A Belgian artist has won a seven-year legal battle to be confirmed as a princess and the official daughter of former king Albert II, her lawyer said Thursday.
Delphine Boel, 52, becomes Delphine Saxe-Cobourg after a Brussels appeal court endorsed the results of a DNA test, lawyer Marc Uyttendaele told AFP.
"The court affirms that King Albert II is her father," the lawyer said, a claim confirmed by a judicial source.
"She will henceforth bear the patronym of Saxe-Cobourg. Her other requests that she be treated on the same footing as her brothers and sister were also granted," he said.
Albert II, King of the Belgians, reigned between 1993 and 2013 before abdicating in favour of his legitimate son Philippe, the country's current monarch.
Boel, a sculptor, had been reported to be Albert's illegitimate daughter since the 1990s -- or as she once put it his "dirty laundry" -- but it was only last year that a court obliged the former king to submit a DNA sample.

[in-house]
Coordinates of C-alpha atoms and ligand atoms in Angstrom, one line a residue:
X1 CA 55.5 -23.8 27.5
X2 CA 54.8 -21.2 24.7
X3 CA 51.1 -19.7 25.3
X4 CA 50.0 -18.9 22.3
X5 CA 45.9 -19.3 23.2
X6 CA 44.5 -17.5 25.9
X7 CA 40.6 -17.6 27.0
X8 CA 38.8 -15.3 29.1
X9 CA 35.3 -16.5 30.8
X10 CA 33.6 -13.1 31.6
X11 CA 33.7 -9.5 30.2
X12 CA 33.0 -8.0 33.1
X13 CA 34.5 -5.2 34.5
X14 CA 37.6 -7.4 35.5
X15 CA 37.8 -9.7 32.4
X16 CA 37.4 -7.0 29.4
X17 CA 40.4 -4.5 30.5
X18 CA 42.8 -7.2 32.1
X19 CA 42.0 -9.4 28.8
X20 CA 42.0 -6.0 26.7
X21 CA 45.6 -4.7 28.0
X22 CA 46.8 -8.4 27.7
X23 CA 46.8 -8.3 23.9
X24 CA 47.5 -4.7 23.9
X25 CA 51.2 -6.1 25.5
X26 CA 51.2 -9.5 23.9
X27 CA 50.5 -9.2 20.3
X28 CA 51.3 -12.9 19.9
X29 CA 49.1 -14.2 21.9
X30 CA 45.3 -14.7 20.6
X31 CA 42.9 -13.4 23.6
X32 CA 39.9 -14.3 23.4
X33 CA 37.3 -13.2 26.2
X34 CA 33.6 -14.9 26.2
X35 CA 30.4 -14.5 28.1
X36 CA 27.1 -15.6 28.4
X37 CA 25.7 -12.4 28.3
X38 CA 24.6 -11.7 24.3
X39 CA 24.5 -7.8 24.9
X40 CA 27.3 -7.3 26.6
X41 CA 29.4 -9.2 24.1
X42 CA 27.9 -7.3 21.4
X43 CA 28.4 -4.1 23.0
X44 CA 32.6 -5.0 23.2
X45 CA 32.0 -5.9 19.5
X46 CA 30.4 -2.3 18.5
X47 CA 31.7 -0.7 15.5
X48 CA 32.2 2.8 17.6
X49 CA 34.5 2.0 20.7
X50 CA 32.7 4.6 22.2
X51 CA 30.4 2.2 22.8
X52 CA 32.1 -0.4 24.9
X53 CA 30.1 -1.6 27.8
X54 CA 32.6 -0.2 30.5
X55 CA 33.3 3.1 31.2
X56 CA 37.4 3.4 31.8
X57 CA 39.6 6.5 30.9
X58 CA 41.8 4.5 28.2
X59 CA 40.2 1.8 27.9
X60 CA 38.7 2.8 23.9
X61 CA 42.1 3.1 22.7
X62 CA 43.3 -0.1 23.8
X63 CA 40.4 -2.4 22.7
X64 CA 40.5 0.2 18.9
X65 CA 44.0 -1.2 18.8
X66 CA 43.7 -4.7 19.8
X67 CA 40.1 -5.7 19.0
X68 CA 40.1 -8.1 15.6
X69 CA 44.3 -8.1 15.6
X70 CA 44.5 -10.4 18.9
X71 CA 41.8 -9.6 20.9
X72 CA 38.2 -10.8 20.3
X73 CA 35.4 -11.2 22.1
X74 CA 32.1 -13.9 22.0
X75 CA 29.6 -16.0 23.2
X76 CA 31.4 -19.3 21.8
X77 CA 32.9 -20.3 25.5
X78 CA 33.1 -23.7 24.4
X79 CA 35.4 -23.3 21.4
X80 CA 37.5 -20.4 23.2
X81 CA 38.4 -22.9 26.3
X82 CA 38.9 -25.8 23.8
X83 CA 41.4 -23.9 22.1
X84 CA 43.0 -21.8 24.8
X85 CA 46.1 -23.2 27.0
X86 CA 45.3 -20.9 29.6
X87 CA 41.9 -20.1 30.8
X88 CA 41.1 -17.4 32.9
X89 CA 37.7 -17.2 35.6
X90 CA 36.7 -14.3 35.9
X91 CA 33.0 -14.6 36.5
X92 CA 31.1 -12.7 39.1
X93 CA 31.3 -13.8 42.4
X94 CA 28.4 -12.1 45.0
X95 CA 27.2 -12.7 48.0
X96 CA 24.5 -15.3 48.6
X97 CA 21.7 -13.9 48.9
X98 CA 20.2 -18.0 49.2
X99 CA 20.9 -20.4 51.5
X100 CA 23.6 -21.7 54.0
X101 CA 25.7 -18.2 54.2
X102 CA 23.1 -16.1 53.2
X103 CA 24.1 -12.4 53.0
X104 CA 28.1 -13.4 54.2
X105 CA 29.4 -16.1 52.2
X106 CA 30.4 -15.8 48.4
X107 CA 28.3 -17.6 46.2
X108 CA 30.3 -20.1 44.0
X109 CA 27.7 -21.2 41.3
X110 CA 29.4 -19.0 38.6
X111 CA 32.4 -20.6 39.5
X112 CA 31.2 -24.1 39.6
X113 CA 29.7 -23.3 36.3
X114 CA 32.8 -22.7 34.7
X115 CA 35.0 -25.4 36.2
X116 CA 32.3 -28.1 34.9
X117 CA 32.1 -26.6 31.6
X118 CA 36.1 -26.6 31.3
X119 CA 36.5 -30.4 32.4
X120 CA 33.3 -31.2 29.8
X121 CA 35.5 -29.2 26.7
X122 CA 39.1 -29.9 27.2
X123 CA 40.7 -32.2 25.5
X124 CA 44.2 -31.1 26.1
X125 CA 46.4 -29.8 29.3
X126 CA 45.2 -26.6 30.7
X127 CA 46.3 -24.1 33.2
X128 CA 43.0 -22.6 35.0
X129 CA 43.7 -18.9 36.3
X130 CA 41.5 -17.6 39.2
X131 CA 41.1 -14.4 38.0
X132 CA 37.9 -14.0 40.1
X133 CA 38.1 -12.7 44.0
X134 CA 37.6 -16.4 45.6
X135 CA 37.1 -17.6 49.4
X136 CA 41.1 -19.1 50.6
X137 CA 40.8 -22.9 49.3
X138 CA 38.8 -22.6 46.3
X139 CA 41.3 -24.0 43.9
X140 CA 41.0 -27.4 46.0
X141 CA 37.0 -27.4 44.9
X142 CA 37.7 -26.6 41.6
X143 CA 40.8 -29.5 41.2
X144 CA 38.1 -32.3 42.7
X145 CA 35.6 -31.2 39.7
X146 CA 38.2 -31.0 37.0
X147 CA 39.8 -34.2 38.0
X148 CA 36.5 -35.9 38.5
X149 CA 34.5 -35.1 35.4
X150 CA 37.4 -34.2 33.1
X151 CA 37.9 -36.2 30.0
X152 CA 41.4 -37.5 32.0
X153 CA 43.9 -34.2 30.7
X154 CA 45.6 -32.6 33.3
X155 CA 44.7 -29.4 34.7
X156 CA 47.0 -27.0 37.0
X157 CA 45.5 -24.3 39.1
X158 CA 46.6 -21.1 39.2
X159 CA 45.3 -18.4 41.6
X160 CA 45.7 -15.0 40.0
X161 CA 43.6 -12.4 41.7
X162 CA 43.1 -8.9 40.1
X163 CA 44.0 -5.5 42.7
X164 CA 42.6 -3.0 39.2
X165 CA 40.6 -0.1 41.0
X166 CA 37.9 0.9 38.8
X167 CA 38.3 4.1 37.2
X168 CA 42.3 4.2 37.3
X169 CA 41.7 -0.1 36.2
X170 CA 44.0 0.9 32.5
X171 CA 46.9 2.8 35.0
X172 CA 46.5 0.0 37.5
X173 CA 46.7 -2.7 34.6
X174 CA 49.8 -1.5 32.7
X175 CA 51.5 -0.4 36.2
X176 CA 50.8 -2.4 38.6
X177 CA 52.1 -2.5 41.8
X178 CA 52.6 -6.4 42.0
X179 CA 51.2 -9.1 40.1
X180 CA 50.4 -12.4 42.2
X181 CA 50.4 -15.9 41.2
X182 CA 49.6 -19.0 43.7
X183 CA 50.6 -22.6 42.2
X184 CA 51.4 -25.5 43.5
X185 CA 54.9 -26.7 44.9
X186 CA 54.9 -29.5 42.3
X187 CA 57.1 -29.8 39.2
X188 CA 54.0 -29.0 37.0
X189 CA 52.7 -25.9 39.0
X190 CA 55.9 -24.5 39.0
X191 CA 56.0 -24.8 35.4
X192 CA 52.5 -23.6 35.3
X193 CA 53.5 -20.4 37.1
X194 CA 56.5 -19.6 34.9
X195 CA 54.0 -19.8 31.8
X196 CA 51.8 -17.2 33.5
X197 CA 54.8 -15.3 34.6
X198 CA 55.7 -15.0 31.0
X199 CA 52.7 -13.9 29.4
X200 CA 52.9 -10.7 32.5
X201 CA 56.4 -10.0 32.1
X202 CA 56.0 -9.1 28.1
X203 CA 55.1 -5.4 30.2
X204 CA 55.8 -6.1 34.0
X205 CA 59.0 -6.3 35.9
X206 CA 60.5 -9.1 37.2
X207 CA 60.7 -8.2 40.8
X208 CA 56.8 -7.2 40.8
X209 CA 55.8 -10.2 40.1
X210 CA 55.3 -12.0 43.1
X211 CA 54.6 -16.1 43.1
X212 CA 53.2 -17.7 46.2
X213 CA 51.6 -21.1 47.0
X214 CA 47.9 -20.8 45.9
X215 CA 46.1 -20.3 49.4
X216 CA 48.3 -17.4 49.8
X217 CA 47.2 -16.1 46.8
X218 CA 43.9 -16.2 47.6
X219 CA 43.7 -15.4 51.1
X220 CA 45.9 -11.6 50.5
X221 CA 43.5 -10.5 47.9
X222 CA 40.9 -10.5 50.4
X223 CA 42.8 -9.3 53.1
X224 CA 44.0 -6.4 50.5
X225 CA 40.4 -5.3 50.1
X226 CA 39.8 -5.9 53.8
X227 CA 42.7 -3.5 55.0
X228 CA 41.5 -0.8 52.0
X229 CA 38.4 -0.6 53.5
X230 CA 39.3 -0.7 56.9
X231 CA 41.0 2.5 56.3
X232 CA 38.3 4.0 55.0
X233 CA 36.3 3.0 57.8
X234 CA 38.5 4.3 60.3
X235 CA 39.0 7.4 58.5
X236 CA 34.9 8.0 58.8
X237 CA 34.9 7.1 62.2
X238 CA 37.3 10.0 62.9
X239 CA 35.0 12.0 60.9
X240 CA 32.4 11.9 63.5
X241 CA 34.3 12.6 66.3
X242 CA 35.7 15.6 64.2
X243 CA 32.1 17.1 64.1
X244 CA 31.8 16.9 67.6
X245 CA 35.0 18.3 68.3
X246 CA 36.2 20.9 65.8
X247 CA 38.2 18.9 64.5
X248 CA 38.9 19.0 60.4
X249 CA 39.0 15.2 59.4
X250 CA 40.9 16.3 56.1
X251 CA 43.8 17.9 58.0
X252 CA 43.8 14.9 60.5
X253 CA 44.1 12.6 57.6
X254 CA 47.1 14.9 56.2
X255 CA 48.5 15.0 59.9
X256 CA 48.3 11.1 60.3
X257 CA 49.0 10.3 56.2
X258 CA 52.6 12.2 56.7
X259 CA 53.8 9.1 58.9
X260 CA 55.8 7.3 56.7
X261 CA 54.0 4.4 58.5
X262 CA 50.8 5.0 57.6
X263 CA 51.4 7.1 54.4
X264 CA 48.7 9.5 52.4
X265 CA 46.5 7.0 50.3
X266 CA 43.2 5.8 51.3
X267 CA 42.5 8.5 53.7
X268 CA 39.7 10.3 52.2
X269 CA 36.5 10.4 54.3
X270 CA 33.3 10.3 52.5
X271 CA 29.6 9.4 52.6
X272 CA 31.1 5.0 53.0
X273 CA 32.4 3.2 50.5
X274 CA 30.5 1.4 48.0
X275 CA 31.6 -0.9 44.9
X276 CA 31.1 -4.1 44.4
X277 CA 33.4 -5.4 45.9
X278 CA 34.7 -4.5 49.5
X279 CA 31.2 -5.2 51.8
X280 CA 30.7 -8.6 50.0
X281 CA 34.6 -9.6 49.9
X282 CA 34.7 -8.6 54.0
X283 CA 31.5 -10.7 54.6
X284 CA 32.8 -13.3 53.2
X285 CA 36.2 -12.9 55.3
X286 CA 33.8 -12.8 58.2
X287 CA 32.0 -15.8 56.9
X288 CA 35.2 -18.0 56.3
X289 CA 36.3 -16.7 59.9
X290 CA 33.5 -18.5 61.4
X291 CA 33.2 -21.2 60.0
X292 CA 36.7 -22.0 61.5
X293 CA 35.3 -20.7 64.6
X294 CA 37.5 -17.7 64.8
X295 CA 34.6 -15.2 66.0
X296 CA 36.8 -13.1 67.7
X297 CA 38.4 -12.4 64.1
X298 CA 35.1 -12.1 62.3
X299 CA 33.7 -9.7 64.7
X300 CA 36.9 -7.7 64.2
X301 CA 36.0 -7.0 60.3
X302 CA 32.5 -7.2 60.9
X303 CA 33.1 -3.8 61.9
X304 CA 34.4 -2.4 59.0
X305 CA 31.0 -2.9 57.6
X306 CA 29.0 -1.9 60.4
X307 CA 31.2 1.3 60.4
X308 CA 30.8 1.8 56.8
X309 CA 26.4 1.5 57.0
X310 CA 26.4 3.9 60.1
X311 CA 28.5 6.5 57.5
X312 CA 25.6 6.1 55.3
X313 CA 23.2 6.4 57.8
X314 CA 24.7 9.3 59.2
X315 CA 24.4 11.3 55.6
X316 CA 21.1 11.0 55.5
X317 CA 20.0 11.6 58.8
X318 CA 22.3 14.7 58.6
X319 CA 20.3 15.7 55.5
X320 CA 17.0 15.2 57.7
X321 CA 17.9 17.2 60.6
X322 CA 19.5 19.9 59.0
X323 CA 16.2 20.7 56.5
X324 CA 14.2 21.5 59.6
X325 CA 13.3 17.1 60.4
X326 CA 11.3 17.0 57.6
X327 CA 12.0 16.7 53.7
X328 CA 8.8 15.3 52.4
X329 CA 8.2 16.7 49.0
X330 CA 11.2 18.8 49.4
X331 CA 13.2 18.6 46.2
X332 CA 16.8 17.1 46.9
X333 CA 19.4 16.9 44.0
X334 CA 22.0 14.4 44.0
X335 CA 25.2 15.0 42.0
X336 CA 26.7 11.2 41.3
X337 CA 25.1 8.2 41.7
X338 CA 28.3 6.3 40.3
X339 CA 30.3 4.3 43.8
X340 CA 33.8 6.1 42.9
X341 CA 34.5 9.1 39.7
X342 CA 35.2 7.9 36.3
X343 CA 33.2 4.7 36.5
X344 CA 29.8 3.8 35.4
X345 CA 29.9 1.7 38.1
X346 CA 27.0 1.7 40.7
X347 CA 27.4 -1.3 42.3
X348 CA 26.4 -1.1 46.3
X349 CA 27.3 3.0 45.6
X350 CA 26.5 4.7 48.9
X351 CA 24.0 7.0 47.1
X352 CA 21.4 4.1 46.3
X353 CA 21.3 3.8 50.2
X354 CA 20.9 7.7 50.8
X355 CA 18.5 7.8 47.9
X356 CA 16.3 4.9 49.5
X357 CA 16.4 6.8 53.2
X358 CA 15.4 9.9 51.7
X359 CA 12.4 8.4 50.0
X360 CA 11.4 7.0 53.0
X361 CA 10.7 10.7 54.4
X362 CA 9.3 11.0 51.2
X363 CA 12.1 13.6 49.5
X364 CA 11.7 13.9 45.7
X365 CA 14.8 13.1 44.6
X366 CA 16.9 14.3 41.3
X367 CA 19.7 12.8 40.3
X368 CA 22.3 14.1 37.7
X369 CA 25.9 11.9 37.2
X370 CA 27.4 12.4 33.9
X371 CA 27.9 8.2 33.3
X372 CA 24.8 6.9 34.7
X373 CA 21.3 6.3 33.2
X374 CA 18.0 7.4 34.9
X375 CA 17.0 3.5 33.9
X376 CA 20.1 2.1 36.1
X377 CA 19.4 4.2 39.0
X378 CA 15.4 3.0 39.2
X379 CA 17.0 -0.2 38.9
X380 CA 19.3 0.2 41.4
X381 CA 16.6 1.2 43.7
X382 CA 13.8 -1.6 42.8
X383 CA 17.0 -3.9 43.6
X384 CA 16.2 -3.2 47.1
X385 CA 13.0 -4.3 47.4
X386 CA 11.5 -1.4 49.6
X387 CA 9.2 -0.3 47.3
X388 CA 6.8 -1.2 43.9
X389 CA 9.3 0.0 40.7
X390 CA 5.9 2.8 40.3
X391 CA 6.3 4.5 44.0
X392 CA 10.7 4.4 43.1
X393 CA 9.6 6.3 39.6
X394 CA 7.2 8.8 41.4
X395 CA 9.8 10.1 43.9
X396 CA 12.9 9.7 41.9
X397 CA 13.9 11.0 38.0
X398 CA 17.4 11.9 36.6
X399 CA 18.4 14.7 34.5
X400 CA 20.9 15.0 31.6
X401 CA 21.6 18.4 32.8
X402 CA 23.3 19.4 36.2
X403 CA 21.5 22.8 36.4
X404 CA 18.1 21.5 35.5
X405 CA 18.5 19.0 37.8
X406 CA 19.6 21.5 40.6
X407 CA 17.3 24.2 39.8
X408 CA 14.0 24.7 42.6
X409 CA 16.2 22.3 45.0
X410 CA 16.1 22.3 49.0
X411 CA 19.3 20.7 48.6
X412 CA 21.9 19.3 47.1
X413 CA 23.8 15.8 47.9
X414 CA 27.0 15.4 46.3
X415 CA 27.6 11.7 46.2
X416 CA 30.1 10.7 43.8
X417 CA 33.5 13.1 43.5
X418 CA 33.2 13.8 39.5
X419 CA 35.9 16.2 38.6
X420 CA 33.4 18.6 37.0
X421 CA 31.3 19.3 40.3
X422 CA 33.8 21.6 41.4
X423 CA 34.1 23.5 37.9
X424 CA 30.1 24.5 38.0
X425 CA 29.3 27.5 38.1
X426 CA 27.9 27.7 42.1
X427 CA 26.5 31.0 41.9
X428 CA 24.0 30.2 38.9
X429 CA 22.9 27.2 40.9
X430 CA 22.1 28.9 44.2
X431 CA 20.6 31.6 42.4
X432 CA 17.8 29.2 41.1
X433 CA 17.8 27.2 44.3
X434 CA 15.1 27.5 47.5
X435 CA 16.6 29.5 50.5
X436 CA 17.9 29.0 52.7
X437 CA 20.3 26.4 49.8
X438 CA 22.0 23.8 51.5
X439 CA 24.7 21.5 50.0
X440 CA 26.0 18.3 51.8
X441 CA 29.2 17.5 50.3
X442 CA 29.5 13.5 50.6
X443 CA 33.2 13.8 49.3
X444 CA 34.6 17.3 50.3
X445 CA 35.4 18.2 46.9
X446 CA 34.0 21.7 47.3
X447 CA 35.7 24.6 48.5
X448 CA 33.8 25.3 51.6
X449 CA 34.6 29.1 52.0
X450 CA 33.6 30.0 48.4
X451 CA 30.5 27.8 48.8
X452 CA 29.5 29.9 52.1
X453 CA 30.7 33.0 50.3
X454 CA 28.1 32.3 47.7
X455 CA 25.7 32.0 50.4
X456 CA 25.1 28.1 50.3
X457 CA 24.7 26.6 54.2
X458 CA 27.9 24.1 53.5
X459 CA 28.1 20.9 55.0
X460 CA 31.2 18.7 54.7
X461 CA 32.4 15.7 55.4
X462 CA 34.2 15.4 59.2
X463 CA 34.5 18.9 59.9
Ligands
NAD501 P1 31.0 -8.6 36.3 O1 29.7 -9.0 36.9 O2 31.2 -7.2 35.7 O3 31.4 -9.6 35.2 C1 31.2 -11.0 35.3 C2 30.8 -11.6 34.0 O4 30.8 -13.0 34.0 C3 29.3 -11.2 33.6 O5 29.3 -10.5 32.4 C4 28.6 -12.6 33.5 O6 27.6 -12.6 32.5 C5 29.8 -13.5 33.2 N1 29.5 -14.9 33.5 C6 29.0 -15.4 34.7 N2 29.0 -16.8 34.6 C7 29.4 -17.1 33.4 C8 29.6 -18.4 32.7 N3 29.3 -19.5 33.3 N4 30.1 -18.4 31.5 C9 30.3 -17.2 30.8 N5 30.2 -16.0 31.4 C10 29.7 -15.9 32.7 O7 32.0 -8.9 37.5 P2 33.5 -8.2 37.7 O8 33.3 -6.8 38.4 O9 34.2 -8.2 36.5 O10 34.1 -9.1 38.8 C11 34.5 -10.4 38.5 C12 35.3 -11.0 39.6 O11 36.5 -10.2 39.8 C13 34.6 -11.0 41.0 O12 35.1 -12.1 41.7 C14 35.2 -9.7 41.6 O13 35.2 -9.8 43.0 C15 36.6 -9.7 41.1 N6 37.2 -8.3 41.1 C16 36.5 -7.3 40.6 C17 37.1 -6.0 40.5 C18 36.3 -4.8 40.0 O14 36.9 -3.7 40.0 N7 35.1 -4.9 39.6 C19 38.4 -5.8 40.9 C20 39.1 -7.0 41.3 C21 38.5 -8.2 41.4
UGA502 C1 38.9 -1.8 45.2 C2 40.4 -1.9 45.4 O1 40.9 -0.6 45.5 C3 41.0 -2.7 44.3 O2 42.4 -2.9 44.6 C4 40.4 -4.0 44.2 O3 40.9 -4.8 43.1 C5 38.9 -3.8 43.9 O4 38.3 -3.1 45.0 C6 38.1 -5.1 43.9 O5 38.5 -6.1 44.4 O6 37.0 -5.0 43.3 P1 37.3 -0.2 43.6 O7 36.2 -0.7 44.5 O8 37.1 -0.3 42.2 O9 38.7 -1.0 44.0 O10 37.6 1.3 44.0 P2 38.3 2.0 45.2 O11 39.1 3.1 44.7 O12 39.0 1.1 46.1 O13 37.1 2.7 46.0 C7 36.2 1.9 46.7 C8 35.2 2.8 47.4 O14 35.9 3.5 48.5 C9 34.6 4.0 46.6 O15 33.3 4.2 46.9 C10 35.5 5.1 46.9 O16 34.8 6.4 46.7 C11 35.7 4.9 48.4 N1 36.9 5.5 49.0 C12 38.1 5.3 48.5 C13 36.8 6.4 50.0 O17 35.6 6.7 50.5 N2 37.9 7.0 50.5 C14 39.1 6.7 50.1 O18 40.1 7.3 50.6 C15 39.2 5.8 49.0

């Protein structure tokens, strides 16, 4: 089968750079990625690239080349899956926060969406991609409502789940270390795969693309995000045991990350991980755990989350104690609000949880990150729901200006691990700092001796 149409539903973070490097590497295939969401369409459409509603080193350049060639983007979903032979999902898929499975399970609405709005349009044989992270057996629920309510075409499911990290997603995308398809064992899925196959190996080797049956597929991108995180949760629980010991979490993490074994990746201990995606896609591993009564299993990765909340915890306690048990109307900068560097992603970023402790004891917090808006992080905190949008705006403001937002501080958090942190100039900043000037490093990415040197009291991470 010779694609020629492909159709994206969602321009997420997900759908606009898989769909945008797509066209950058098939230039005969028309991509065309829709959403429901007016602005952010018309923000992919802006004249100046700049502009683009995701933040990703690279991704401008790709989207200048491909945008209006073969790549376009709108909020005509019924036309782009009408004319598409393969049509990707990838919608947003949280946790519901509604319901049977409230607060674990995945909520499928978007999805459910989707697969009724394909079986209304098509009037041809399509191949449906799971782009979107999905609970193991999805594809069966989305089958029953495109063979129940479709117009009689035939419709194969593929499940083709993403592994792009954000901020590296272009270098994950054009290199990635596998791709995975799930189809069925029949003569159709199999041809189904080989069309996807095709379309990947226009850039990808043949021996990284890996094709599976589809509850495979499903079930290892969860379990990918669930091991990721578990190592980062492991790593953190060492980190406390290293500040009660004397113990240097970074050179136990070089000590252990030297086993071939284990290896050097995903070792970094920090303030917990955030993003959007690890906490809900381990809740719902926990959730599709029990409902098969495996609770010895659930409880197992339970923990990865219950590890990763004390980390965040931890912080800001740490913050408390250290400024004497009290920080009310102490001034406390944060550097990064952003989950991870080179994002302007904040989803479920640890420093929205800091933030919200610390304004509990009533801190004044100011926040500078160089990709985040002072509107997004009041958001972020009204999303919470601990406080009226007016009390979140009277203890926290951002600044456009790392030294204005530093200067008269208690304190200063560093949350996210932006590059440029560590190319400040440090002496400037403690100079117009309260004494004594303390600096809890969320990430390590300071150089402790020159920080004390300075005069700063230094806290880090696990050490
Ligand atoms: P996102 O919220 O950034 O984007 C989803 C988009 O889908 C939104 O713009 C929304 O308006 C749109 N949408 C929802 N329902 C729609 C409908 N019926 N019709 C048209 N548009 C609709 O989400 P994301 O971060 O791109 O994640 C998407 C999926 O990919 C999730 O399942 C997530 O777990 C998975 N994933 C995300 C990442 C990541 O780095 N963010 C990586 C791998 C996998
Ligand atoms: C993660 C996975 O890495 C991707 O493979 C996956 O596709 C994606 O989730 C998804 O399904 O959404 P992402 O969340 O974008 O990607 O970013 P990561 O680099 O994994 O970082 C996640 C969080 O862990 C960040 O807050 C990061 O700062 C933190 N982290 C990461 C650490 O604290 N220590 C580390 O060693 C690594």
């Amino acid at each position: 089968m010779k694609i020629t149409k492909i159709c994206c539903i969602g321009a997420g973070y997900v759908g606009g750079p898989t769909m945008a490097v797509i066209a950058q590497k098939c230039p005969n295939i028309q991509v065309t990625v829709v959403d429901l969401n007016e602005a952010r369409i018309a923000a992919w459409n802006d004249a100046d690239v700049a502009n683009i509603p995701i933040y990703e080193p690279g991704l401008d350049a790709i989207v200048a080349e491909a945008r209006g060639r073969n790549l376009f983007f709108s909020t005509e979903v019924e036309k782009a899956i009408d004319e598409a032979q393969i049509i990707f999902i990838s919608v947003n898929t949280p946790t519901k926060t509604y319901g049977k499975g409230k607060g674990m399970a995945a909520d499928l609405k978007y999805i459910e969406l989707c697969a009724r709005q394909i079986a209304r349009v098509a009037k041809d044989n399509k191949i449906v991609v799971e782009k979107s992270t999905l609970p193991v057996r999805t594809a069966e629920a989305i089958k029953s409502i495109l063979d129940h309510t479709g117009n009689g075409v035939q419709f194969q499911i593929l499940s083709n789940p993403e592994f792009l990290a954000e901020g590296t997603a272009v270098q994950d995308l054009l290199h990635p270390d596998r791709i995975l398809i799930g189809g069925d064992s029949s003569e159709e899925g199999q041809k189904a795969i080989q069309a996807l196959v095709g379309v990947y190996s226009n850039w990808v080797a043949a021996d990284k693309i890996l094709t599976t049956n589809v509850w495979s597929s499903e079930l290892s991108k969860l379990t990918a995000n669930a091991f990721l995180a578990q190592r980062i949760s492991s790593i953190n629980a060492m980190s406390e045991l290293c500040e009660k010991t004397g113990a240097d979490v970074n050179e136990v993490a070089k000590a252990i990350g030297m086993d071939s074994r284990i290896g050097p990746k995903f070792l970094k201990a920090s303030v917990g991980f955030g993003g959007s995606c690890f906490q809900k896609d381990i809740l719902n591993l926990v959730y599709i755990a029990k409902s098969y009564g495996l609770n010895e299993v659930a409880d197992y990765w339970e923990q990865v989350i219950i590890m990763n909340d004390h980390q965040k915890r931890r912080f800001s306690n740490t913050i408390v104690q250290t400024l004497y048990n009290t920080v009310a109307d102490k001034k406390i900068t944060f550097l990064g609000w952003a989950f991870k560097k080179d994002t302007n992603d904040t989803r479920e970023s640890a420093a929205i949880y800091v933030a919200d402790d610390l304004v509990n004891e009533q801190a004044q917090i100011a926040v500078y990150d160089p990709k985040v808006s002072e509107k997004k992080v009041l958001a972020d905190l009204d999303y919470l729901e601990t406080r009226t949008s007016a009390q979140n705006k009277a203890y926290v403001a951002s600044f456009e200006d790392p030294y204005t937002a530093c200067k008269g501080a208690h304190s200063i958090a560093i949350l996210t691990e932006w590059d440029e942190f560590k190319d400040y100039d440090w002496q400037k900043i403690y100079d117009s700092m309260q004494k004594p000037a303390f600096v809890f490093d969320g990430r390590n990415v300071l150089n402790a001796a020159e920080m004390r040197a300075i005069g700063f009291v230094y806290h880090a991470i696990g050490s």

"She is delighted with this court decision, which puts an end to a lengthy procedure that was particularly painful for her and her family," the lawyer said.
"A judicial victory will never replace a father's love, but it does offer a sense of justice, which is further strengthened by the fact that many more children who have gone through similar ordeals may be able to find the strength to face them."
The judicial source told AFP that her children will now become known as prince and princess of Belgium.
Albert, now 86, acknowledged in January that he was Boel's father after a DNA test came back positive. But the court case continued, as she sought recognition as "Her Royal Highness Delphine de Saxe-Cobourg".